United States Open: Goodbye Serena

US Internationals: Goodbye Serena


NEW YORK | A whole page of history was turned on Friday in the largest tennis stadium in the world, where Serena Williams played the final match of her illustrious career. 

< p>For 27 years, Serena revolutionized her sport. By his talent, his power, his style, his outspokenness, his involvement and, also, by his longevity.

But even the most beautiful tales have an end. The story that made Williams the greatest player in history came to a close in the third round of the US Open last night, where she was beaten 7-5, 6-7(4), 6-1 by Australian Ajla Tomljanovic, 46th in the world.

Given the importance of the moment, the American was unable to contain her emotions in the final points of the match, wiping away her tears with her sleeve as she saw a whole section of his life closing in.

The former world number 1 has also tried everything to stretch this moment on the court. The last game lasted no less than 10 minutes and ended when Williams let slip a final strike outside the lines. 

“I want to thank everyone who is here, everyone who has been with me for years, decades. Oh my God! Literally decades,” said a moved Williams at the microphone of Mary Joe Fernandez, in the minutes following her defeat.

“It all started with my parents, she continued. They deserve everything. I am so grateful to have them. And there wouldn't be Serena if there wasn't Venus [her eldest], so thank you Venus. She's the only reason Serena Williams ever existed.”

An unbeatable career

No less than 319 weeks at the No. 1 in the world, 73 WTA singles titles and 23 Grand Slam trophies. That's what 24,000 spectators came to see in action yesterday on the Arthur-Ashe, in the slightly crazy hopes of seeing Williams carry on his legend, despite the slightly crazy ticket prices. 

< p>Nearly a month ago, the soon to be 41-year-old icon announced in the pages of Vogue magazine that his next tournaments would be his last. 

However, she never specified that the US Open would be the ultimate. But given the magnitude of the emotion that inhabited him yesterday, one can suspect that this was indeed the place chosen for these farewells. It was in this stadium that the legend won his first Grand Slam title, 23 years ago. 

When addressing the crowd, after a fiercely contested duel, Serena Williams was moved to tears.

Strong emotions

Among the spectators present were an impressive number of stars, as on his first two outings in New York. Including former WTA champion and founder Billie Jean King, who cheered on the biggest star her tour has ever seen.

Still wearing her famous black dress adorned with brilliants, diamonds again adorning both her hair and her shoes, Williams made her entrance around 7 p.m. to the cheers of the crowd, on this field where she brandished the champion's trophy at six times. 

And true to form, she made them experience strong emotions. As in this first round, which she could have pocketed at 5-4, but which she finally let go.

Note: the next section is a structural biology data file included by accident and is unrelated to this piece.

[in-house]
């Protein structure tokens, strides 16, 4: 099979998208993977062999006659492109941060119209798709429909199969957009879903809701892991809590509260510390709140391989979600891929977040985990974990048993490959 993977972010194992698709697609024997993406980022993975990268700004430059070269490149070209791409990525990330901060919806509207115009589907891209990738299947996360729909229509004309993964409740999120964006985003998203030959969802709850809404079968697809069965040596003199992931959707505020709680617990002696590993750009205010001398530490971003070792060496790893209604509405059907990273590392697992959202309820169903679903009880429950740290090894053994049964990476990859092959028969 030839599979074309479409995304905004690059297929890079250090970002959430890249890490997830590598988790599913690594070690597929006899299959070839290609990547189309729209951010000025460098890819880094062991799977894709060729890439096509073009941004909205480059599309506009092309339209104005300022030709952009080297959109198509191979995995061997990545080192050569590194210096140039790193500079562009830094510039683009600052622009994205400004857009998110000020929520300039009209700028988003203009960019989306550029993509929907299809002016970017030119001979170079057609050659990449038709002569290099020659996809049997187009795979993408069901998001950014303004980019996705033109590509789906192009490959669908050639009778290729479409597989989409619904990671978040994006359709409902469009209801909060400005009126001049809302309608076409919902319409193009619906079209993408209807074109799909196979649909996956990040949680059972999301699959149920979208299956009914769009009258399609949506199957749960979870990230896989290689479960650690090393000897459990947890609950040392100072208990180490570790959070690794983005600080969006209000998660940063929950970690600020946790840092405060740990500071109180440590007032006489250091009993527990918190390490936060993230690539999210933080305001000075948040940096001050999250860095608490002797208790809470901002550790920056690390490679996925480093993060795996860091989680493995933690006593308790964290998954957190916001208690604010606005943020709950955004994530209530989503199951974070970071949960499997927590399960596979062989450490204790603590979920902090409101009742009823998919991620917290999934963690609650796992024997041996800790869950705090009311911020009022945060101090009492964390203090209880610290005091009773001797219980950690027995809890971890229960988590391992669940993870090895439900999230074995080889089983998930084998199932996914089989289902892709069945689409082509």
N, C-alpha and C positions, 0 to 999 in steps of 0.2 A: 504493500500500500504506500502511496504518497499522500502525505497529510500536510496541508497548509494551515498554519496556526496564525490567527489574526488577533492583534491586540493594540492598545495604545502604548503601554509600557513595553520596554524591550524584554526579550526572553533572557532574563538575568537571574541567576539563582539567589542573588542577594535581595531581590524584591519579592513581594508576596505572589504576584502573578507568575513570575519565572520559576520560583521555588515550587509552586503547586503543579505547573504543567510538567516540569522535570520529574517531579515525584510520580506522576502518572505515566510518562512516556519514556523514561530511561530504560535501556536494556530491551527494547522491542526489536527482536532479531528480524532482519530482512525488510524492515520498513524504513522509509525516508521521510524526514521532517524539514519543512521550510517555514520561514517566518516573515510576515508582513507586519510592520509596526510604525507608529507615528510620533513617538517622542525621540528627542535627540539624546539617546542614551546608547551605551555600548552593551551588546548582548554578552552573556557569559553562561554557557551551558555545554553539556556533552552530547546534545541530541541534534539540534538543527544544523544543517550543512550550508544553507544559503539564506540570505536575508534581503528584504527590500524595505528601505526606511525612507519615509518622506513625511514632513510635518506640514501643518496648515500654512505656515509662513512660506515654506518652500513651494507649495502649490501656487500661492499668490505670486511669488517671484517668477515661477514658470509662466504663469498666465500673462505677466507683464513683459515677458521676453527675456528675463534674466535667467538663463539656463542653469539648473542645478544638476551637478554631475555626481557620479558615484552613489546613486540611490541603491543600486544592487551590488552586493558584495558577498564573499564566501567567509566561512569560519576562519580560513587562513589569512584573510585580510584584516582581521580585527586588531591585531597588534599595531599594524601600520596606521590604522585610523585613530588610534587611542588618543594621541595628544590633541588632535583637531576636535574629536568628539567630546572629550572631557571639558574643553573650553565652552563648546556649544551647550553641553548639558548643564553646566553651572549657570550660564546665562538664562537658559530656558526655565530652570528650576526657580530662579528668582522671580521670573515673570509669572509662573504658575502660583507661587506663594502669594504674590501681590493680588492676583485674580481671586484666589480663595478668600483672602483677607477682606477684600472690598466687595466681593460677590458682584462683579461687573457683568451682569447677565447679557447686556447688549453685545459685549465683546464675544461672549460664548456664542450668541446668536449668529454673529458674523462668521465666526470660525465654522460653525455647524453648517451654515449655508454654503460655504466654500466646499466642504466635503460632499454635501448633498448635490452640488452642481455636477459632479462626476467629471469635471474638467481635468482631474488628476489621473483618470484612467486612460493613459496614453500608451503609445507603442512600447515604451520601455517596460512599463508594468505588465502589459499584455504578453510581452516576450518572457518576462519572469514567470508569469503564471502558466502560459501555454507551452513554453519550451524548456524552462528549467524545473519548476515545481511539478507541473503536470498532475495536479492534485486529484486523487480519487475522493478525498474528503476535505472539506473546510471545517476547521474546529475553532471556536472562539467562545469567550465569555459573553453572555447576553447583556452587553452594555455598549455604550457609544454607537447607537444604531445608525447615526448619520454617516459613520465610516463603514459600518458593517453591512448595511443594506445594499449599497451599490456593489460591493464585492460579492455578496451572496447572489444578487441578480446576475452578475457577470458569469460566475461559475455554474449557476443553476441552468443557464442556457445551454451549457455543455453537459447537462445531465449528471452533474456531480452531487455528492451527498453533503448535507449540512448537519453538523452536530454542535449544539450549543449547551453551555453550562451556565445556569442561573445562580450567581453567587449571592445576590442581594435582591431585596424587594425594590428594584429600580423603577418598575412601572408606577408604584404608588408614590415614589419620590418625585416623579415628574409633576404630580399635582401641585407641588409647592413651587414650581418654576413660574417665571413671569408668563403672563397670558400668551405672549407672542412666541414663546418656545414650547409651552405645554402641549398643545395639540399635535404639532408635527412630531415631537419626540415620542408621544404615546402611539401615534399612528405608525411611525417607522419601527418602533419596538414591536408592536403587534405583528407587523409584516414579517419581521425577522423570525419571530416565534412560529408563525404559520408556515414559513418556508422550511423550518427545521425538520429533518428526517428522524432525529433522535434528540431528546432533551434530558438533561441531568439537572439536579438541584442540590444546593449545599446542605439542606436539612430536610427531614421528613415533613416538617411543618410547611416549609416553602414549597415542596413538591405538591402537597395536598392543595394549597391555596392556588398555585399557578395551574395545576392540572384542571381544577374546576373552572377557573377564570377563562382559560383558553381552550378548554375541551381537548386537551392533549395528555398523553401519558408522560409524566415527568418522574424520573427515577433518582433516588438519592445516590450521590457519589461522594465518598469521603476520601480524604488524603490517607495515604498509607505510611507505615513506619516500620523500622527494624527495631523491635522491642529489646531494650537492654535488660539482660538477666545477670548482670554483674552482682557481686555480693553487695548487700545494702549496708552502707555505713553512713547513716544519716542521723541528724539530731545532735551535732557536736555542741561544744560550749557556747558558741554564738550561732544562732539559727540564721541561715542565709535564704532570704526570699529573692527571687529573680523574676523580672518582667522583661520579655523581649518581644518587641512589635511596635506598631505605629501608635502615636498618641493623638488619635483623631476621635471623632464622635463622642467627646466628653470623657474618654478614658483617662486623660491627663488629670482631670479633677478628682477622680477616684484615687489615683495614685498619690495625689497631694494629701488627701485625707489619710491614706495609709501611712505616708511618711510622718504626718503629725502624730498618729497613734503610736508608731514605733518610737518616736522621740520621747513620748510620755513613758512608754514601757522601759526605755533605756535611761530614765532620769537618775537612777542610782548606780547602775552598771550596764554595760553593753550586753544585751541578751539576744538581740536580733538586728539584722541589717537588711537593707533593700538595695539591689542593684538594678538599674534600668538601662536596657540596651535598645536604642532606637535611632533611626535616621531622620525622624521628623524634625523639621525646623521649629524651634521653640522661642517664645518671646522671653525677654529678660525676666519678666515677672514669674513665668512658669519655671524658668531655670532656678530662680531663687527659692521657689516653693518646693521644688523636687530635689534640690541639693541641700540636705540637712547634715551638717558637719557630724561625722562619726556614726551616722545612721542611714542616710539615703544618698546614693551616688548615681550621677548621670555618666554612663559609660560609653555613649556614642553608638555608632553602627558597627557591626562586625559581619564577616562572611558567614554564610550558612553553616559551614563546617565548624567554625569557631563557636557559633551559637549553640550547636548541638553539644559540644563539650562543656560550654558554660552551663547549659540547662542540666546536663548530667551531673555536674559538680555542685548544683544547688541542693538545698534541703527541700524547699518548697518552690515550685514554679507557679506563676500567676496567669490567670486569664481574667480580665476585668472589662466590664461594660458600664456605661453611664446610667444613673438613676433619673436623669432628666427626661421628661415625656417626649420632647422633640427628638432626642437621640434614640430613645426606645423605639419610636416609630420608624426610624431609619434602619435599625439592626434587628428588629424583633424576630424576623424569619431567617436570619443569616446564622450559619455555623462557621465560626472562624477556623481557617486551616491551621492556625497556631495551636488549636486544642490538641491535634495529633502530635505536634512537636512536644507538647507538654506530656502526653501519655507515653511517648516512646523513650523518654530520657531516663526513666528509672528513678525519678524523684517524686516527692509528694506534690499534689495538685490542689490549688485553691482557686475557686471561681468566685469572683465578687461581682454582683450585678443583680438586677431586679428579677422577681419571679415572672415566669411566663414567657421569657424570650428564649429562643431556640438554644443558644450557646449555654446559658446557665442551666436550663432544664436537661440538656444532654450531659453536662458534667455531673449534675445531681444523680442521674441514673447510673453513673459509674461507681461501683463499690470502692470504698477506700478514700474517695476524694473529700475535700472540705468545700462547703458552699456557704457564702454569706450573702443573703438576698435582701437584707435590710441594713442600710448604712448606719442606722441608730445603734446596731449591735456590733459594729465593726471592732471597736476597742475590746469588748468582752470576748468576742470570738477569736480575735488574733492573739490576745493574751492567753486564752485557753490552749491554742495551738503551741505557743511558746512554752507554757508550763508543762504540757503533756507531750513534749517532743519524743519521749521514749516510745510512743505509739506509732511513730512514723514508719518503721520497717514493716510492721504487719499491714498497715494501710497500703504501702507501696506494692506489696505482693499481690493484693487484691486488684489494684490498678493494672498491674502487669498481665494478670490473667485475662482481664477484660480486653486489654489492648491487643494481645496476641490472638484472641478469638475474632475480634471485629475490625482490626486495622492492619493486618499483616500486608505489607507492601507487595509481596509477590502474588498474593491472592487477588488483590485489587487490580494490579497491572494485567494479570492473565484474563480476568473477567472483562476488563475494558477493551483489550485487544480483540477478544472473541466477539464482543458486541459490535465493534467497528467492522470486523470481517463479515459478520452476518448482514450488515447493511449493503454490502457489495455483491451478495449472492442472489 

Because in front of her was an adversary who, clearly, was not intimidated by the great moment in which she was taking part in spite of herself. Unstoppable defensively, aggressive in key moments, Tomljanovic brought the legend to life.  

Serena Williams gave it her all on the main court of the US Open on Friday night.

She stretches the pleasure

Except that Serena did not want to say her last word. She quickly took a 4-0 lead in the second set. 

And even if the Australian managed to come back up the slope, Williams won in a tiebreaker during which she will have shown the will to win that has characterized her throughout her career. 

< p>Williams also smashed Tomljanovic early in the final set. But after being away from the field for a year due to a leg injury, and having only played four games before this US Open, the American no longer had the weapons to fight.

Legendary figures

Serena Williams

Born September 26, 1981 in Michigan

23 major singles titles – a record in the modern era

  • 7 at the Australian Open
  • 3 at Roland-Garros
  • 7 at Wimbledon
  • 6 at US Open
  • 73 WTA singles titles
  • < li dir="auto">23 WTA titles in doubles (including 14 in Grand Slam)

  • Record of 858–156 in singles
  • 319 weeks ranked first in the world in singles (including 186 consecutive, a record she shares with Steffi Graf)

Career scholarships (before US Open)

  • $124,238,165 – a record

< p>Four Olympic gold medals

  • (one in singles, three in doubles)

First victory on the circuit

  • January 1998 in Sydney, against Mirjana Lucic-Baroni

Last victory on the circuit

  • August 2022 at the US Open, against Anett Kontaveit

First title on the circuit

  • January 1999 in Paris, against Amélie Mauresmo

Last title on the circuit

  • January 2020 in Auckland, against Jessica Pegula< /li>

First Grand Slam title

  • September 1999 at the US Open, against Martina Hingis

Last Grand Slam title

  • January 2017 at the Australian Open, against her sister Venus Williams

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